Every story needs a character who can relate to the audience. This is especially true for stories like Justice League, where multiple heroes with little exposure outside the world of comics are coming together and vying for screen time. The Flash is that guy. He’s funny, he’s affable, and the Wally West version is the perfect conduit for all of the audience’s snarky, nagging questions: who calls themselves Black Canary? Why does Batman dress like a bat? How does J’onn J’onnz find skin cream? He finds himself in the middle of a chase throughout Boston to find the OMAC HQ where Cadmus is preparing to unleash their monstrosities upon the supers. He fails, the OMACs are unleashed, and it’s up to the Flash to not just unite the Justice League but also convince them that they are all worth each other’s time. Meanwhile, Kyle Rayner – whose been tracking Checkmate since his own movie – is a vengeful SOB who nearly blows up Boston out of rage. The Flash becomes the glue that binds all of these people together, and eventually they take down the OMAC threat and defeat Max Lord.
End Credits Scene: Deep, deeeeeeeep in space we find a lone man glowing with green light pounding away maniacally at an enormous, overwrought wall. A spaceship appears behind him, and it opens up revealing Lex Luthor and another man in spacesuits. From the hatch of their ship, the mystery man says with a slow drawl, “I know what you want. And I want it too. Now, Mr. Jordan, let me show you how to get it.” Hal Jordan, now the villain Parallax, turns around with a gleeful, manic smile and takes the hand of the mystery man. Comics geeks will see from the way the man looks that he is Vandal Savage. BOOM.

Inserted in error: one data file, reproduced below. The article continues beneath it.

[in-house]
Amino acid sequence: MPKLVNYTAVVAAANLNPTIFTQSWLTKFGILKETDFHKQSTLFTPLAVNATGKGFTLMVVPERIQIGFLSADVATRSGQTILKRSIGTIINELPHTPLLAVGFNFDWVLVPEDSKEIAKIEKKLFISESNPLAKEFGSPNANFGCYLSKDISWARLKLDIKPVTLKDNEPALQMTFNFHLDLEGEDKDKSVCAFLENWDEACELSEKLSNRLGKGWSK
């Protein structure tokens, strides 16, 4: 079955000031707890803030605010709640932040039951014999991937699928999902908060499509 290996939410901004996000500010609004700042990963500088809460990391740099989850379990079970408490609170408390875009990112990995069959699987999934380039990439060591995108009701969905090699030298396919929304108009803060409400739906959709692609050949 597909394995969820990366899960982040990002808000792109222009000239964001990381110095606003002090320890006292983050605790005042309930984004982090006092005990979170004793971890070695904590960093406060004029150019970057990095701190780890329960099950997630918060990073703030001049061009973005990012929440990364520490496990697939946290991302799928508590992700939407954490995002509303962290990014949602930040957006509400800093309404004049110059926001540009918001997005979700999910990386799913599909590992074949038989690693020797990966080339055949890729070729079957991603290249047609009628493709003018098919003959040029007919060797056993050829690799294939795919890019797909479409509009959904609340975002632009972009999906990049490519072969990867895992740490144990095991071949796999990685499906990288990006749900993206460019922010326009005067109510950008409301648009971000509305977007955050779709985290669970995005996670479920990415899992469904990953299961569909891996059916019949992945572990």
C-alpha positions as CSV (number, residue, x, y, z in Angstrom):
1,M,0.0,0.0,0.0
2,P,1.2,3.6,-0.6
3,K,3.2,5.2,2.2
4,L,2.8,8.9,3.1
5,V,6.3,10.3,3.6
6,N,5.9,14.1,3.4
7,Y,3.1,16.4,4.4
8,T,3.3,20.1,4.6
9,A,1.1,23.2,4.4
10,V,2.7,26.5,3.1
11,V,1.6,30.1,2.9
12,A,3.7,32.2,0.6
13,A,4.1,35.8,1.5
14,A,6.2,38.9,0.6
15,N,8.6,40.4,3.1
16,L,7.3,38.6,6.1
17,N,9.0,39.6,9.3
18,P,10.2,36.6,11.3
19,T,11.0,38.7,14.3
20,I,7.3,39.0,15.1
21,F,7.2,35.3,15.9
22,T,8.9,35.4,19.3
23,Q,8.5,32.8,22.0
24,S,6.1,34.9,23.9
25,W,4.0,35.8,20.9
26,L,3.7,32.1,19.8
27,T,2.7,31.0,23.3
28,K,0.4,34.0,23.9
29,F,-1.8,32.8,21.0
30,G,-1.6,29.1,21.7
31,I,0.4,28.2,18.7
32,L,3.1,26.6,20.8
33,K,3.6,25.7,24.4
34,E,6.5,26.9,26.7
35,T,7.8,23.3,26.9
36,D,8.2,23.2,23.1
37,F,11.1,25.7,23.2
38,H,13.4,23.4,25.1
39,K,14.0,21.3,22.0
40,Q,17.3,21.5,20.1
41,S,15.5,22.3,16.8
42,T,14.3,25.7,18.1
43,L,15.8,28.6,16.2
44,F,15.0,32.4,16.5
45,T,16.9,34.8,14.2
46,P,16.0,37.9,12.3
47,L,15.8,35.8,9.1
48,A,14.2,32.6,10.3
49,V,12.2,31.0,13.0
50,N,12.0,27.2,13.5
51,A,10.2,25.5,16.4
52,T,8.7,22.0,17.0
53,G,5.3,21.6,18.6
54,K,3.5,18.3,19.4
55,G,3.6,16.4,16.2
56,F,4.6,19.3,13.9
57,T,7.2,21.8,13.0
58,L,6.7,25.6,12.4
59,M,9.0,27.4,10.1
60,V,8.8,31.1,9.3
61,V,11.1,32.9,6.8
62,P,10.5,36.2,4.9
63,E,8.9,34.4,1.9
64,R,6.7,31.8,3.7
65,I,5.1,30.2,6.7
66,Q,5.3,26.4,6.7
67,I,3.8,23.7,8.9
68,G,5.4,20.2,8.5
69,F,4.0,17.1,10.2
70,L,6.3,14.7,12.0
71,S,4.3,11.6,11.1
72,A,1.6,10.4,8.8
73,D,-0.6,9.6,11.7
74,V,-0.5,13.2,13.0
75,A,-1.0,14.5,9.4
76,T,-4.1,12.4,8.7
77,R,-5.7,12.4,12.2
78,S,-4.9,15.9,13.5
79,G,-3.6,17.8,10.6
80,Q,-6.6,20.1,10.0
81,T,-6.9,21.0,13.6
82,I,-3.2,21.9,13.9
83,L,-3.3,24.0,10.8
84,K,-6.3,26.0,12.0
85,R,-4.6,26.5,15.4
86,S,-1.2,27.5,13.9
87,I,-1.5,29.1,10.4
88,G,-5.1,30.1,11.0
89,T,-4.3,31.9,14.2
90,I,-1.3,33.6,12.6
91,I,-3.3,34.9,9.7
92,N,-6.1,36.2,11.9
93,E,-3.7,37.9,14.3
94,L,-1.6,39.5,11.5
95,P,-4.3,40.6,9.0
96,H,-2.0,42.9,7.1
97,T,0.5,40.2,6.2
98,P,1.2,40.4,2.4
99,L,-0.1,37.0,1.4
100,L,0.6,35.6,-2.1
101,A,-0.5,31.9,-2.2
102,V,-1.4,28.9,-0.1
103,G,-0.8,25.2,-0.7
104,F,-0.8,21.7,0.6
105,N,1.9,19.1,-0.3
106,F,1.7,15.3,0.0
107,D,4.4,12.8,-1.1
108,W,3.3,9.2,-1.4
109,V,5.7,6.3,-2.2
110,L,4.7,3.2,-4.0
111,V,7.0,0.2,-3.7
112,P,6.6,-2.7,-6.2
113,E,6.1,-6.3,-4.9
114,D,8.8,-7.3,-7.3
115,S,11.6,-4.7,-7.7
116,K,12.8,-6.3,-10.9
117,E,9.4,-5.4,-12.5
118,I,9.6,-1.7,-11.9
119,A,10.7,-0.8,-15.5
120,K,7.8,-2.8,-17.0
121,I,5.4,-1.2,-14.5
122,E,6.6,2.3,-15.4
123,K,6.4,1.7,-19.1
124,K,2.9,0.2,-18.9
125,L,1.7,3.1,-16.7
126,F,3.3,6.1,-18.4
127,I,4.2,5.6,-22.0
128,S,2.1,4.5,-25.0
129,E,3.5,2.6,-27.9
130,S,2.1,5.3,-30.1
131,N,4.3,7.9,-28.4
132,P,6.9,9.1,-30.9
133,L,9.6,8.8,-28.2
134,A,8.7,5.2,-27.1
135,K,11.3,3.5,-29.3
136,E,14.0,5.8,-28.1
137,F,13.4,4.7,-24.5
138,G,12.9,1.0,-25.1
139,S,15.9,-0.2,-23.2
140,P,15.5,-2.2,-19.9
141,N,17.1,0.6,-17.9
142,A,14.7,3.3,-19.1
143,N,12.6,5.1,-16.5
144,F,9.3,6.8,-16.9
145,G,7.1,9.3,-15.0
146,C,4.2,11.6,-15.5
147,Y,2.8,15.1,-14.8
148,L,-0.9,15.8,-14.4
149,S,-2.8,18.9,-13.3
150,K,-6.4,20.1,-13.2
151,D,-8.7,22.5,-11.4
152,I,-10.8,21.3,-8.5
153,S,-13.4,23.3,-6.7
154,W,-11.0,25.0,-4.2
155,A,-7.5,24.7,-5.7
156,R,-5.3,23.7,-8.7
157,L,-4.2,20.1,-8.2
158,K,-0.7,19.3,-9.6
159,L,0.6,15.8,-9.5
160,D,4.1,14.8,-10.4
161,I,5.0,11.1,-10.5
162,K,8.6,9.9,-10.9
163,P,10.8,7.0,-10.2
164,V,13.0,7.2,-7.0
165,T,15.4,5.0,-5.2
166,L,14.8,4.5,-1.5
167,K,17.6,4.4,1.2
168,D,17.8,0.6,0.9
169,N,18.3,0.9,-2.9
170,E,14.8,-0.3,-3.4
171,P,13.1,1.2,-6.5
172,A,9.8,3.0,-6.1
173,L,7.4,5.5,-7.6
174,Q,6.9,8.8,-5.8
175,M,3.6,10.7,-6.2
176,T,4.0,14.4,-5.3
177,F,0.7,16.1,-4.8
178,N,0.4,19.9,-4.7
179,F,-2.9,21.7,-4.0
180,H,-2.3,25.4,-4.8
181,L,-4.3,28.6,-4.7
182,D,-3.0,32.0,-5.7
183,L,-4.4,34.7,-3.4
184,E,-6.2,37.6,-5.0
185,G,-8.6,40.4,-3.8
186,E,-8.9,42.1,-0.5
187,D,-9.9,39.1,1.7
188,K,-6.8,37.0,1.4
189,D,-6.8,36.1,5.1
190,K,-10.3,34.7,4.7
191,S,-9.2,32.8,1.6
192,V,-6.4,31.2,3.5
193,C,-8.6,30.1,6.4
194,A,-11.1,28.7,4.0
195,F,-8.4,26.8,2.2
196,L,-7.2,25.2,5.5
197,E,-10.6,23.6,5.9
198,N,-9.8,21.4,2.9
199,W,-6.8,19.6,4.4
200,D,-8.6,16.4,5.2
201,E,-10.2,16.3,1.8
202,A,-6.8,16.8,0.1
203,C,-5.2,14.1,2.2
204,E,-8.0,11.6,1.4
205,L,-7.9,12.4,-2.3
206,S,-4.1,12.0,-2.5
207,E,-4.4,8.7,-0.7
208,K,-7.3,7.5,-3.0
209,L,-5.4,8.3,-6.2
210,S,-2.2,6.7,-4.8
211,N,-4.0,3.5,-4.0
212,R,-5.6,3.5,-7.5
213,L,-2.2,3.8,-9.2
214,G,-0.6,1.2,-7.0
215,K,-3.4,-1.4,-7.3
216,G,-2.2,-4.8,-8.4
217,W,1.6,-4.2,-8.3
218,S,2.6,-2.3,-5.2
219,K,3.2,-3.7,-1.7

Why’d he do that??:
One, VANDAL FREAKING SAVAGE. Why not?! Vandal Savage is everything Max Lord was trying to be in the comics – except immortal and way cooler. He’ll also be revealed as the primary benefactor of both Lex’s escape from lifelong imprisonment and Lord’s OMAC research. What exactly he wants to do with the OMACs is another thing entirely. Two, we revisit Hal Jordan and see that he’s trying to break through the Source Wall – that giant wall in space. I’m messing with canon a bit here, but the Source Wall in this series of films separates us from the New Gods on Apokolips and New Genesis. For non comics geeks, think of Thanos – and then imagine two civilizations worth of Thanos’ waging war against each other for centuries. Three, dude, who doesn’t want to see the Flash be snarky and make jokes at Batman/Superman’s expense? Four, the Flash and GL need to be buddies. And the way they do it is Flash helping GL through his pain and need for vengeance. Five, having Black Canary be a part of the Justice League makes more sense than Hawkwoman because we need more normal humans – I know she has supersonic bird cry, but otherwise she’s same as Bats – and I don’t want useless, limp Aquaman cramping everyone else’s style.
Okay, it’s over now.
I hope you enjoyed what I have to offer. It’s a lot, I know. I have too much time on my hands probably. That, or I’m irrationally obsessed. Either way, I think this is a much more cohesive, ambitious, and ultimately rewarding set up for a DC movies continuity than the current plan. It allows us as the audience to view some of these characters in a different light. It allows creative talent to ask new questions of old heroes. And it allows DC to break the mold of racial, gender, and thematic stereotypes that are currently plaguing comic book movies. At least, that’s my opinion. Until next time then.